Patient Characteristics

A total of 198 patients with lung cancer were recruited. For the present analysis 130 patients (46 female and 84 male) with metastatic lung cancer were enrolled (Table 1). Median age was 66 years. 112 patients suffered from comorbidities (86.2%, female n=37, male n=75). Chronic obstructive pulmonary disease (COPD) was the most frequent pulmonary disease (n=36, 69.2%) followed by hypoxemic respiratory failure (n=13, 25%). Non-small cell lung cancer was the predominant histological type (NSCLC n=98, 75.4% vs SCLC n= 32, 24.6%). Table 2 shows the administered therapies. 3 patients had still not received any therapy by the date of the survey.

Table 1 Baseline Characteristics

Table 2 First-Line Therapy

Gender Differences Regarding Functional and Symptom Scores

Unequivocal gender difference effects on QoL were neither seen by means on QLQ-C30 nor QLQ-LC29 assessments. Table 3 presents the estimated marginal means (EMM) of QoL for women and men and the respective p-values. The only significant gender difference in QoL was found regarding hair loss (mean women= 42.498, mean men=25.490, p-value= 0.010). Otherwise no other statistically significant differences were found.

Table 3 EORTC QLQ-C30 and QLQ-LC29 Results

Based on descriptive analytics, minimal important differences that were not statistically significant were found in global QoL (mean women=55.753, mean men=49.890, p-value= 0.200), role functioning (mean women=51.299, mean men=56.393, p-value=0.407), fatigue (mean women=51.855, mean men=45.605, p-value=0.240), nausea/vomiting (mean women=17.548, mean men=10.915, p-value=0.081), financial difficulties (mean women=14.836, mean men=23.866, p-value=0.110), coughing blood (mean women=1.444, mean men=7.428, p-value=0.093), chest pain (mean women=20.104, mean men=26.254, p-value=0.242) and shoulder pain (mean women=32.529, mean men=23.136, p-value=0.121).


Gender differences in QoL are an important topic in many studies.8–14 An investigation of the QoL in the general German population using the EORTC QLQ-C30 found that men consistently reported better functioning and fewer symptoms than women.8 Population-based studies in Norway, Sweden and the Netherlands came to the same conclusion.11,13 A Swedish study on advanced NSCLC patients showed that female gender was associated with a worse QoL.6 However, an international, multicenter study on lung cancer patients at any tumor stage, could find no relevant gender difference regarding QoL.15 This study was conducted based on the hypothesis that gender differences in QoL exist mainly at the metastatic tumor stage.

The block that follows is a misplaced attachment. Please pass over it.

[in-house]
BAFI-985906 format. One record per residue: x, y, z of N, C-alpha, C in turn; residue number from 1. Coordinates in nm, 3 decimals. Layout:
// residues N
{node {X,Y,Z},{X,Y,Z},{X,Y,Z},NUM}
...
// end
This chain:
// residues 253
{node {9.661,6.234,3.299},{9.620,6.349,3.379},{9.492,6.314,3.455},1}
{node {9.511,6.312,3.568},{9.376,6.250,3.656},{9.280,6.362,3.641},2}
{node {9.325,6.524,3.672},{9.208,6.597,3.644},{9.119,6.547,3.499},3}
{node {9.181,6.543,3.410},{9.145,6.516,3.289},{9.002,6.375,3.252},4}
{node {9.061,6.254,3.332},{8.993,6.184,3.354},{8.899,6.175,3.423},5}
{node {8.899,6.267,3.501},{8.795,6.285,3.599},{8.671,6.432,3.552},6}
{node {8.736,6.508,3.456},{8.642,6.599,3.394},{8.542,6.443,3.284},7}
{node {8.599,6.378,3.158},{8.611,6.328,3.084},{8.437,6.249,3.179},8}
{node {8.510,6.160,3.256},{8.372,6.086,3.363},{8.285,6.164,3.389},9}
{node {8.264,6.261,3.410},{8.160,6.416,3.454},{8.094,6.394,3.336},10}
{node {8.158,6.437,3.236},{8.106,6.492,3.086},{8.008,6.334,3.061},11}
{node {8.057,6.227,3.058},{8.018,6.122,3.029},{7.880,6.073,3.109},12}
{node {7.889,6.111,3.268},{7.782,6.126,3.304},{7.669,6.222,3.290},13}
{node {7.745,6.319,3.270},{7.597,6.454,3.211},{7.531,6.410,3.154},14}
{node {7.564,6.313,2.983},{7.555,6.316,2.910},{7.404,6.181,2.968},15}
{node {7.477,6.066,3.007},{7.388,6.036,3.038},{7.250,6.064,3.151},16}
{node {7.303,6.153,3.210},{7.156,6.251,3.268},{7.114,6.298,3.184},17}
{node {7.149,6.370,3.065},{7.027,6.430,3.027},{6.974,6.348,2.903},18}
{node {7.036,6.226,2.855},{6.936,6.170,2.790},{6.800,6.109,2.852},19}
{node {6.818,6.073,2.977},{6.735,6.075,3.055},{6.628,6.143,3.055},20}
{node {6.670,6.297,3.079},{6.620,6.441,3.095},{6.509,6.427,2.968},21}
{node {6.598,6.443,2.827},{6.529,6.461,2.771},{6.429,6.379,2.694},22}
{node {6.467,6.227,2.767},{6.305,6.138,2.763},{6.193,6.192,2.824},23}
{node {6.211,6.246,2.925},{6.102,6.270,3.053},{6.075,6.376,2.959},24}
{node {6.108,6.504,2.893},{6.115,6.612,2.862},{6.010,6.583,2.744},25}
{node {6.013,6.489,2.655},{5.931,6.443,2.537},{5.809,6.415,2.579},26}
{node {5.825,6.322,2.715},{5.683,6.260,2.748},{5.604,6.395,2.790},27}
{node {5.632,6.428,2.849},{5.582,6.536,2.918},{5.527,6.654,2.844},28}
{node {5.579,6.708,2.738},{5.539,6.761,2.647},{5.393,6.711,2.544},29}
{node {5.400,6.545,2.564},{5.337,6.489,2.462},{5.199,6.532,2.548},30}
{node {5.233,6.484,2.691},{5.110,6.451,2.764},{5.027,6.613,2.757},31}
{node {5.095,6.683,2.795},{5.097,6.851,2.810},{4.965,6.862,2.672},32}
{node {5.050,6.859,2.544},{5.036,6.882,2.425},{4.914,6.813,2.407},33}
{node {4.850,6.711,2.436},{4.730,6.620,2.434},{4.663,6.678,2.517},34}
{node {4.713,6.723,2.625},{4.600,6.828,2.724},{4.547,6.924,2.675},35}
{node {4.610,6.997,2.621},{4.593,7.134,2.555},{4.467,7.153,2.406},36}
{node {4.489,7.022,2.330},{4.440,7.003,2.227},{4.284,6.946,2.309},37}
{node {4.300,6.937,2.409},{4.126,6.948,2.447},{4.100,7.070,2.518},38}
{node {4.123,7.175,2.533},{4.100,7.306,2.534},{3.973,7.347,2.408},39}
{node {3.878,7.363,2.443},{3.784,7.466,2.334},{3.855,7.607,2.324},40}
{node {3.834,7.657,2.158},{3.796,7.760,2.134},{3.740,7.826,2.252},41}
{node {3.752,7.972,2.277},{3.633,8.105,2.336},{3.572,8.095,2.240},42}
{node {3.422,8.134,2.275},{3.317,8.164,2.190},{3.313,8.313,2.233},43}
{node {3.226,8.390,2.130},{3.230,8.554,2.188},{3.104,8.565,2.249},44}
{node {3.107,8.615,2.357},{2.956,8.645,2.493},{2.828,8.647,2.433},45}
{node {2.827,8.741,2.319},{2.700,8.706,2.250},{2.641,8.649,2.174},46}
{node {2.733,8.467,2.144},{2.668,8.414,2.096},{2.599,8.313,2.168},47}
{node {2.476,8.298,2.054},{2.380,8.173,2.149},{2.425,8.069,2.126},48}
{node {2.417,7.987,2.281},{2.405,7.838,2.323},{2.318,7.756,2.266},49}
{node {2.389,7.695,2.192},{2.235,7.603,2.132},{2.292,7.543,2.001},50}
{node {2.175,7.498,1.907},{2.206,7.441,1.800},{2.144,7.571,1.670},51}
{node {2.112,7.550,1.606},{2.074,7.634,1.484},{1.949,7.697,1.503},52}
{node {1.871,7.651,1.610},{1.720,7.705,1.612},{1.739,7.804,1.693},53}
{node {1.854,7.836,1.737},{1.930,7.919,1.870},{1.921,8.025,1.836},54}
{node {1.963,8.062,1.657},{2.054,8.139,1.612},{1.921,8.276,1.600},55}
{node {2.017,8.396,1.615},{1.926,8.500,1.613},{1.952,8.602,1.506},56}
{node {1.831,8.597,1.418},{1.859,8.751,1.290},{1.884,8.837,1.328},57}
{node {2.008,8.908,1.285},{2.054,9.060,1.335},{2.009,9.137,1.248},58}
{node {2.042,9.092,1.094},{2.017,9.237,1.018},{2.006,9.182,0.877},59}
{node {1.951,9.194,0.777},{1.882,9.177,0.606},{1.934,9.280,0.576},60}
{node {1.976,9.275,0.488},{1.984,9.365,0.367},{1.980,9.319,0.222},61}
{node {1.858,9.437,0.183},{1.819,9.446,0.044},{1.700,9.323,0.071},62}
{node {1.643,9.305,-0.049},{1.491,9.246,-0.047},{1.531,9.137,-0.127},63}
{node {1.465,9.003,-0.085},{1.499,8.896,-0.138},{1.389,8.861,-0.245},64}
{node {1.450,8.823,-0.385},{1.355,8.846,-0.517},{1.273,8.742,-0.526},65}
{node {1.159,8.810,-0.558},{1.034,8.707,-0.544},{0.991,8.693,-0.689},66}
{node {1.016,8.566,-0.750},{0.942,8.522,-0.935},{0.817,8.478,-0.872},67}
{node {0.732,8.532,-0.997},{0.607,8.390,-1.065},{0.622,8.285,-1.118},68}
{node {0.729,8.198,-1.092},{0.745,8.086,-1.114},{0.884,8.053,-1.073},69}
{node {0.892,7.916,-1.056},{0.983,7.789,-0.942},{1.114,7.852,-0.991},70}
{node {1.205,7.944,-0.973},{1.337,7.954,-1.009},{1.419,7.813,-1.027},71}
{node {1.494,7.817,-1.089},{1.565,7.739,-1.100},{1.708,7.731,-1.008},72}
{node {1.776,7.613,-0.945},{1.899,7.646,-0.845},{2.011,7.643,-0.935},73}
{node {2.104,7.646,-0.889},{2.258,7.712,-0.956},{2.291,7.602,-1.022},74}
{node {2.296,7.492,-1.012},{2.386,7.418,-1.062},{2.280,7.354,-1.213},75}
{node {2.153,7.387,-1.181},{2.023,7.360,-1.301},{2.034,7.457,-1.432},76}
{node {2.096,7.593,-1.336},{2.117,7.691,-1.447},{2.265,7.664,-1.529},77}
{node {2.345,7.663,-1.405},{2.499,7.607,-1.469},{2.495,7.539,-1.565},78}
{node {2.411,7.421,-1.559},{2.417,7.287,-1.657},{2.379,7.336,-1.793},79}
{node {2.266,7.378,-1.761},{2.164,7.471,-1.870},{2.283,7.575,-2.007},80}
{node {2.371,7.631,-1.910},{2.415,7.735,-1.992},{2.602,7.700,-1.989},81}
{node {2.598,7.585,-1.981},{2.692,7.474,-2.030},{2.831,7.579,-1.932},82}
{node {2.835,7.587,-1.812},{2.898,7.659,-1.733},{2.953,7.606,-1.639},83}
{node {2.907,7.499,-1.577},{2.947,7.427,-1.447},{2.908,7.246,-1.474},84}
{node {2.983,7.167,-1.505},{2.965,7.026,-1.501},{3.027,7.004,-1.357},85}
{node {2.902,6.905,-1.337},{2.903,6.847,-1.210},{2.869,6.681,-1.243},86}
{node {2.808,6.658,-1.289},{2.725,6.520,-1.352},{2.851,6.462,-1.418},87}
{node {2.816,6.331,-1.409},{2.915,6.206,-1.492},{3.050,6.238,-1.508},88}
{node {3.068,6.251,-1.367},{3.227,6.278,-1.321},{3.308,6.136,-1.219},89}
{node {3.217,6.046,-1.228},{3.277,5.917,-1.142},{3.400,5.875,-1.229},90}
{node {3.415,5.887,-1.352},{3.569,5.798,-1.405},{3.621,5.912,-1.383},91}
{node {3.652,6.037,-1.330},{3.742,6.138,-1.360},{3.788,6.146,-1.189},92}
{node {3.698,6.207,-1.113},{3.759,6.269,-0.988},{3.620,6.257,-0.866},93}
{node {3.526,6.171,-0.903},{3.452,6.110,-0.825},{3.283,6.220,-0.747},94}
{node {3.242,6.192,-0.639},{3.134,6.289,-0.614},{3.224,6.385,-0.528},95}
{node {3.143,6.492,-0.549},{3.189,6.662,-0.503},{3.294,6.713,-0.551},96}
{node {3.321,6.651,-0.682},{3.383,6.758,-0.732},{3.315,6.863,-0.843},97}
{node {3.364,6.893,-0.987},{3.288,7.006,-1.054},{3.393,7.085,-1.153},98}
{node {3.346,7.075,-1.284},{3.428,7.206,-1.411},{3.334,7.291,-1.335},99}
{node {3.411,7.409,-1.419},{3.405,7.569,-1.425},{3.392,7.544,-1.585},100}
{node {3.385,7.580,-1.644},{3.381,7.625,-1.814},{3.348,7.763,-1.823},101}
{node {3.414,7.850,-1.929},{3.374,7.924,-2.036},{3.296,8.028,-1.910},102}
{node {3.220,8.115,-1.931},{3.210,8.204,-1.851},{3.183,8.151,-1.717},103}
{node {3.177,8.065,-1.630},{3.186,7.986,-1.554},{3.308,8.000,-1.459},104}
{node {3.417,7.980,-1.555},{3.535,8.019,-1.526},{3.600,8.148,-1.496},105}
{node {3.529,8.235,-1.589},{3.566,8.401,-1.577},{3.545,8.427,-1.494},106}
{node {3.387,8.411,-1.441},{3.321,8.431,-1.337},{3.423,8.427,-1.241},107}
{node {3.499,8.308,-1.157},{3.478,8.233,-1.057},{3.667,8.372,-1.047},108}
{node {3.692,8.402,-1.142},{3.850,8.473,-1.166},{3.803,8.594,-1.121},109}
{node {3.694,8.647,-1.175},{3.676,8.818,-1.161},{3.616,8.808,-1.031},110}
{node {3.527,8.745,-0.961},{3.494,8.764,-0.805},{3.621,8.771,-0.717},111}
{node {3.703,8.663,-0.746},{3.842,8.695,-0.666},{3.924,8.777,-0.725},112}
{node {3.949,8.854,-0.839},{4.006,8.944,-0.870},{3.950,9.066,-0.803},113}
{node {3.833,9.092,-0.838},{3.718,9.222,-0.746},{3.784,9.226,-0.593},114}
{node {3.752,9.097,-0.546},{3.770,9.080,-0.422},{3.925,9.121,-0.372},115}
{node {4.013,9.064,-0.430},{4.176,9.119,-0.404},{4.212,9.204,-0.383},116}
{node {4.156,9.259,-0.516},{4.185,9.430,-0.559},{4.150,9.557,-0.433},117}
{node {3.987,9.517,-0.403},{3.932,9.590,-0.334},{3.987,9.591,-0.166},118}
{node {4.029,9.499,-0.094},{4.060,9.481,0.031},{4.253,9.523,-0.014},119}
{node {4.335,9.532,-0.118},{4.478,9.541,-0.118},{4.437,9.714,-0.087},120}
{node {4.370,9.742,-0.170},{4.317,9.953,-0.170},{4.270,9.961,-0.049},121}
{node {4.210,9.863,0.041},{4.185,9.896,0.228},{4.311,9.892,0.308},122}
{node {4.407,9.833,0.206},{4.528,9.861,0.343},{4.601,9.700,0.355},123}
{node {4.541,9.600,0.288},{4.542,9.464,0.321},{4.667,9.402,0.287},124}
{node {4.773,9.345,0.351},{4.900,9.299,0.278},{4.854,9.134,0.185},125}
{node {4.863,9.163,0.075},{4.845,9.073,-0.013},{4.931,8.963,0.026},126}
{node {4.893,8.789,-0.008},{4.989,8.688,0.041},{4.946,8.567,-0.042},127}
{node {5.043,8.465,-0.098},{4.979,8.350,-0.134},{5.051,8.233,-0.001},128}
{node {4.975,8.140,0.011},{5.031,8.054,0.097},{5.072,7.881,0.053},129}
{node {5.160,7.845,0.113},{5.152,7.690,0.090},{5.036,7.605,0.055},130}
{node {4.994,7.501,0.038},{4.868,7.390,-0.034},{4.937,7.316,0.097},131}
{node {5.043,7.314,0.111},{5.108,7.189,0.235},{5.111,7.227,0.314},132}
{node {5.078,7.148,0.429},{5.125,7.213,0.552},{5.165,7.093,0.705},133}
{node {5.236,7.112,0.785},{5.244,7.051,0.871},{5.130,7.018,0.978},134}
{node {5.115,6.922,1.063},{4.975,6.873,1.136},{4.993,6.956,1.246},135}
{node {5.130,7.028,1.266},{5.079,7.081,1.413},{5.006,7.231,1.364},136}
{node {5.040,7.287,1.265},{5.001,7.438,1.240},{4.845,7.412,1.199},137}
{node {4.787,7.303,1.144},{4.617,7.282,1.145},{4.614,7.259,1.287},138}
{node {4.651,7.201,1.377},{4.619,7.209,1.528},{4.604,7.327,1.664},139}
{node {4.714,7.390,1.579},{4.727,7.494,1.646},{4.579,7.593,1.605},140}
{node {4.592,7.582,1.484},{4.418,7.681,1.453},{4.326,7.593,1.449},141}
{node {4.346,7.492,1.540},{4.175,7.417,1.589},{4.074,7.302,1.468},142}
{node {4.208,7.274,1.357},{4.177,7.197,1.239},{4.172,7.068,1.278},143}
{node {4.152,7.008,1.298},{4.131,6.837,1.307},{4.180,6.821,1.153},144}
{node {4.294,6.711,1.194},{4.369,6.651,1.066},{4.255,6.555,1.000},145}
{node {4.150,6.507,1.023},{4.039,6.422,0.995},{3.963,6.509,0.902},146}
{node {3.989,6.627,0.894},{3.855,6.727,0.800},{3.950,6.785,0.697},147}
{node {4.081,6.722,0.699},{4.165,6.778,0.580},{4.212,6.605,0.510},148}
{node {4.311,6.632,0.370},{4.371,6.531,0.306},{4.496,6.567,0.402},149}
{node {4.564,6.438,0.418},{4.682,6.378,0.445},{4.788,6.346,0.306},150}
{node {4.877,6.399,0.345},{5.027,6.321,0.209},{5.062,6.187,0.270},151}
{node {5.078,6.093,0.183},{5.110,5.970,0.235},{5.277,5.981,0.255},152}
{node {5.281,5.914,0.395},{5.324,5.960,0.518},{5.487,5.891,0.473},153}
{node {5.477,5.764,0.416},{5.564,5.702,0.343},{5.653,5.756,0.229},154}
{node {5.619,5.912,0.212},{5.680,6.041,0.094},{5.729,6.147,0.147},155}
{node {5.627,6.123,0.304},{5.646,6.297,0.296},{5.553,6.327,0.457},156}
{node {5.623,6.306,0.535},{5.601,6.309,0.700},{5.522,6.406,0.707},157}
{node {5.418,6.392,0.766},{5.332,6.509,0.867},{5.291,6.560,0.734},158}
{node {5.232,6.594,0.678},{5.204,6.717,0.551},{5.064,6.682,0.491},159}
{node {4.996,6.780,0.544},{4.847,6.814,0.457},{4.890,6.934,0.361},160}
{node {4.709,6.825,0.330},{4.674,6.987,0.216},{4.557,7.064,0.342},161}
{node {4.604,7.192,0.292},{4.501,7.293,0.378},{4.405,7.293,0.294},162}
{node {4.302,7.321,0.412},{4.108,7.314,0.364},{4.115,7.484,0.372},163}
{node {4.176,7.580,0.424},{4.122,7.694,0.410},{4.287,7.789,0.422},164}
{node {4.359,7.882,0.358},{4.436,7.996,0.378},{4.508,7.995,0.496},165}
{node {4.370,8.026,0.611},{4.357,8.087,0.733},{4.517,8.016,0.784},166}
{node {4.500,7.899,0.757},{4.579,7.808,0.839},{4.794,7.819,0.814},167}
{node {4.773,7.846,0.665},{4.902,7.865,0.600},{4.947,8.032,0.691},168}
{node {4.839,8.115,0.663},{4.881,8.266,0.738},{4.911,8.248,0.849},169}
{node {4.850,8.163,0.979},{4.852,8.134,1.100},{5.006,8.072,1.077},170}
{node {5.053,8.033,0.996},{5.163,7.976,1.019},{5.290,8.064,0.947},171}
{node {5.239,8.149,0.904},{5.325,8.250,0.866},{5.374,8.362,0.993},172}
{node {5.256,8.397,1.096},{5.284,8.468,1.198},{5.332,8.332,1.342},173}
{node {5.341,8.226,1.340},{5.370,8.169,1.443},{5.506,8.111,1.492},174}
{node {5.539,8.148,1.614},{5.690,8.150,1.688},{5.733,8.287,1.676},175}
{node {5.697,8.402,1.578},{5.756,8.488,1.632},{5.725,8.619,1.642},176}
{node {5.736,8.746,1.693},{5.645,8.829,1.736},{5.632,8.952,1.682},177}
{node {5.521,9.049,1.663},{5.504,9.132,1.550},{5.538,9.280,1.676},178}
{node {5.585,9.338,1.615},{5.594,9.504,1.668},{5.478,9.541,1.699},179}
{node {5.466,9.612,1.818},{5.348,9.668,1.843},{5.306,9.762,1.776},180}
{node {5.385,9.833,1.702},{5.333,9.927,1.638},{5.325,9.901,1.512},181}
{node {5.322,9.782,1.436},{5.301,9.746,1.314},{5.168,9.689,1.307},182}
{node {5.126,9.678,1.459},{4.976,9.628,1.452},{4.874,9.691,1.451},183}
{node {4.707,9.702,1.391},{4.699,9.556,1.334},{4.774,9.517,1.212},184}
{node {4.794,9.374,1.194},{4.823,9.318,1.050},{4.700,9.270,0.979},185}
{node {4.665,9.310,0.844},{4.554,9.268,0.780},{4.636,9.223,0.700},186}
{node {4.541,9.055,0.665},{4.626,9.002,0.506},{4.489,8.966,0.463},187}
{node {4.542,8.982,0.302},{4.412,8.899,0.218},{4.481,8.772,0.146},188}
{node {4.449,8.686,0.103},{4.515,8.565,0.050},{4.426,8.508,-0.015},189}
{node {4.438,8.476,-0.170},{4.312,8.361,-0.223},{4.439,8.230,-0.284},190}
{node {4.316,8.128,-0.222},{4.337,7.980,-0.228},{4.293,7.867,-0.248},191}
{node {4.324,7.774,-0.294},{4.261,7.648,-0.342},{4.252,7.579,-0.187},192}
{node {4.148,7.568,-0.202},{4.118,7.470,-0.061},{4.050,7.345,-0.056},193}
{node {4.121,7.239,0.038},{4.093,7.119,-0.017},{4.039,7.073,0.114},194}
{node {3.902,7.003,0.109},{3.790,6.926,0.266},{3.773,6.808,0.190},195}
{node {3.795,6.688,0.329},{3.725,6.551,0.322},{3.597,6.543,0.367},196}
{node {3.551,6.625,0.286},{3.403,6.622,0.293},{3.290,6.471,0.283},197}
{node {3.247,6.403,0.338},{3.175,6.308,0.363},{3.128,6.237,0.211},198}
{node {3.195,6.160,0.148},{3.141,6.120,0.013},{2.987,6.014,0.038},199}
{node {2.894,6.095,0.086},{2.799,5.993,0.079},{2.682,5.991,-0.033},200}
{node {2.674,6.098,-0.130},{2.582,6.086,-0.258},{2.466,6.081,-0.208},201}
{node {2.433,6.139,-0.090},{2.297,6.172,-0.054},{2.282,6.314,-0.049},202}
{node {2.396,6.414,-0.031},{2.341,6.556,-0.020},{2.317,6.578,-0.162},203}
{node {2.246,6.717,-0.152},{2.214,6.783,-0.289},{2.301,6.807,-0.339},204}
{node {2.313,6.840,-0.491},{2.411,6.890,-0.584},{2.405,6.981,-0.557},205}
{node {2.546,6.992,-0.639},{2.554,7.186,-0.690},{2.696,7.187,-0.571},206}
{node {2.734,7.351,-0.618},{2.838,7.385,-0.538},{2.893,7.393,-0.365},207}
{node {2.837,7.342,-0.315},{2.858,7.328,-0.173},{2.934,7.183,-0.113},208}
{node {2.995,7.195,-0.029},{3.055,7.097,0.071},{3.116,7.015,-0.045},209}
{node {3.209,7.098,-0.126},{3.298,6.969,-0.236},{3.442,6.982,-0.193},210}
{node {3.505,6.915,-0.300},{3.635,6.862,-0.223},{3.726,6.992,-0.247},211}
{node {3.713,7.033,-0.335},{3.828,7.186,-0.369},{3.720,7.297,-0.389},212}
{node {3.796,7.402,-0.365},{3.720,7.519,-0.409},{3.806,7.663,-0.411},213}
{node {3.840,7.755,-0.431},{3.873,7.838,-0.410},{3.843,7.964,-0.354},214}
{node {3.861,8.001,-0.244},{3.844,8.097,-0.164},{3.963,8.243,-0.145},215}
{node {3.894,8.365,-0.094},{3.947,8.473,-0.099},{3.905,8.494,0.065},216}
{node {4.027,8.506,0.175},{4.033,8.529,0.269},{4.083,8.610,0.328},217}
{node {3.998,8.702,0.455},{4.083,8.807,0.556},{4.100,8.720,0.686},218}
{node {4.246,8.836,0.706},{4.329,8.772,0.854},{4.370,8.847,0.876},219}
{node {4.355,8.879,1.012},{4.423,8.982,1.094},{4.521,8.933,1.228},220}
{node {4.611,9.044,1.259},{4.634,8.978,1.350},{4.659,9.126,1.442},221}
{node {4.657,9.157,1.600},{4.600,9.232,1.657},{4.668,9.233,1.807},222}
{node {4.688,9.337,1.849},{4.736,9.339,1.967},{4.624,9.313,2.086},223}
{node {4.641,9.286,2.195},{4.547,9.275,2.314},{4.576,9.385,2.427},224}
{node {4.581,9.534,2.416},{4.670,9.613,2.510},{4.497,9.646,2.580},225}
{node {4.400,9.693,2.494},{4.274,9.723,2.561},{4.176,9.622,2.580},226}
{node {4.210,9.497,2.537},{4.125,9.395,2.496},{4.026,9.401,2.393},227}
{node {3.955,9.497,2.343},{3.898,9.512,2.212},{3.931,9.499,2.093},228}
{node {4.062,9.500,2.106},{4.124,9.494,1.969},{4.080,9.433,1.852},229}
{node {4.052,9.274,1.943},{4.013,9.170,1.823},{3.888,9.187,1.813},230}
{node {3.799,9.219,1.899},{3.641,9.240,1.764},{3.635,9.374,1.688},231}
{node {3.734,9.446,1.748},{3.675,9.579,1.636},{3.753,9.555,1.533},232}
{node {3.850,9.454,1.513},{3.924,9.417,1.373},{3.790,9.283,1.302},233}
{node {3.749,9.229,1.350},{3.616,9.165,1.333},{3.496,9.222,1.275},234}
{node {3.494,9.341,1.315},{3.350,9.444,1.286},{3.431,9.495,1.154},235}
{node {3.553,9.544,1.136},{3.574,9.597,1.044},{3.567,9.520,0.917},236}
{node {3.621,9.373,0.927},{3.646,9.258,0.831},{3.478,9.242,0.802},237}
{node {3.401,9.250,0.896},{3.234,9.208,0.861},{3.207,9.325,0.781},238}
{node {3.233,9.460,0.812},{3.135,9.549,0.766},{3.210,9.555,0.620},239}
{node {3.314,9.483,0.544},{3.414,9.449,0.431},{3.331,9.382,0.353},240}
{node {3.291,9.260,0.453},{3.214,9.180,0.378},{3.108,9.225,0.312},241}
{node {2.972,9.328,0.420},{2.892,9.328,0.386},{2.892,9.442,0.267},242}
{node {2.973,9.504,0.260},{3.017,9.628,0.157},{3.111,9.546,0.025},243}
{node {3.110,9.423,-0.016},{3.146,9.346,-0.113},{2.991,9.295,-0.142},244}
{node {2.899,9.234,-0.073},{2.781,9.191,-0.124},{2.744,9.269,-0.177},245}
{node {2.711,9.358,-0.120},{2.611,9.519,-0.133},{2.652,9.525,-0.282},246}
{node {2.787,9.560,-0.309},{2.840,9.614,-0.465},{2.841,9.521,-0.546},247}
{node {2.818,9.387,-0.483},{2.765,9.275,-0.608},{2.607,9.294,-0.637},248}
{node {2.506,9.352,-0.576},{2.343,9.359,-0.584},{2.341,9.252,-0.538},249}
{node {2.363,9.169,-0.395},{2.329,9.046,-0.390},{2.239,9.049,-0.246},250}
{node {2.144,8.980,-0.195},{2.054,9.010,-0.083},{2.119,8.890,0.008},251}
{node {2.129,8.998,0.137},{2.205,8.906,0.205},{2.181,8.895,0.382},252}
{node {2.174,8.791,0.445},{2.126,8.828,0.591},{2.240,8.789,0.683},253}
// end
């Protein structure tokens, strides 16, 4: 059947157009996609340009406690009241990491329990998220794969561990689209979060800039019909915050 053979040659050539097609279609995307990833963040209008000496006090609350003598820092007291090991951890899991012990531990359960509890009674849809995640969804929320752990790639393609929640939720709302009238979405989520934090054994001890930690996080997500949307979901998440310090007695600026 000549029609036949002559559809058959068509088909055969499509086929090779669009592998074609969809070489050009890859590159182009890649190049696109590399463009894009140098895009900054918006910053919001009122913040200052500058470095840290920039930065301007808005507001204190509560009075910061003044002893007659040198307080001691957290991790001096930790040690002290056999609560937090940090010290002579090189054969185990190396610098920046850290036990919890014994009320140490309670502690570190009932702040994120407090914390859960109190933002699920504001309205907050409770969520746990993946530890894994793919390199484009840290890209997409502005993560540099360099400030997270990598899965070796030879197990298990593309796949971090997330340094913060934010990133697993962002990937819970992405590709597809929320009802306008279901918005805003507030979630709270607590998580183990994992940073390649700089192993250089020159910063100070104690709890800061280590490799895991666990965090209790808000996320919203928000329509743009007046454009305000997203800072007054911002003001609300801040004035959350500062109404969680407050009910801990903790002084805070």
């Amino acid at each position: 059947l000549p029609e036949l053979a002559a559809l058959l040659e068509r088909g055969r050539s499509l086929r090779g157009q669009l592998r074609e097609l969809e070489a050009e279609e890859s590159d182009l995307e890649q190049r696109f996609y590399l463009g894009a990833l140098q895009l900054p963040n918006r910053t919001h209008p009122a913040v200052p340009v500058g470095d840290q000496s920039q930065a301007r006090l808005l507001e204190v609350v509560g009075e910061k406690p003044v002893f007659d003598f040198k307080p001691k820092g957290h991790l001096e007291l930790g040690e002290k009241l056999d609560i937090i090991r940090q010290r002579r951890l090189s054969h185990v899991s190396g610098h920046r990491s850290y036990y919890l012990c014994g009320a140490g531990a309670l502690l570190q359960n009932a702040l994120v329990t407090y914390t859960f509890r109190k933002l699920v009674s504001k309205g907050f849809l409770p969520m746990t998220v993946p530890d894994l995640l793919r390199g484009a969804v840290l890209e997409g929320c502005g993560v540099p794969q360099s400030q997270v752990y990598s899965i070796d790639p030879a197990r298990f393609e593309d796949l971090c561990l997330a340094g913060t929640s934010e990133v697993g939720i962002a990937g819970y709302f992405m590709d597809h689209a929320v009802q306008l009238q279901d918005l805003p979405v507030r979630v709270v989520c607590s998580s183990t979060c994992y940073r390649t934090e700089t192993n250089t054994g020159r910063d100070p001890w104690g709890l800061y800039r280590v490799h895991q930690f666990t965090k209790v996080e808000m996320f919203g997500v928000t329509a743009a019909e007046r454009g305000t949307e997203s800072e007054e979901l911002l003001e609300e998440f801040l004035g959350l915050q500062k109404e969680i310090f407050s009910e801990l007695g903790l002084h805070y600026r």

In contrast, we observed only one statistically significant difference to the detriment of women: hair loss. In patients treated with chemotherapy, alopecia is a common symptom that decreases QoL.18,19 However, our female participants received fewer chemotherapy treatments than their male counterparts. This implies that hair loss has a greater impact on QoL in women, which is most likely due to hair having a higher priority in a woman’s appearance compared to men.

In the present study, no other well defined gender differences in QoL of advanced stage lung cancer patients could be found. One explanation for this could be that at the metastatic tumor stage, patients experience the same fears and symptoms regardless of gender, thus diminishing gender effects. One other English study on 987 lung cancer patients corroborates our results. It demonstrates that with clinically assessed decrease in performance status, gender differences regarding depression in lung cancer patients seem to disappear.23 This is mainly due to an increased risk of depression in male patients following worsening of performance status.

With respect to MIDs, which are differences that were not statistically significant but clinically relevant, our study group showed the largest of the overall small MIDs to be nausea/vomiting, financial difficulties, fatigue and shoulder pain, with women having a higher symptom burden concerning fatigue, shoulder pain and nausea/vomiting, this despite the women in our study group received fewer chemotherapy treatments than the men. This is of importance, since an earlier study on metastatic cancer patients showed that the main symptom cluster for women is comprised of nausea, fatigue, pain, drowsiness, and decreased appetite.24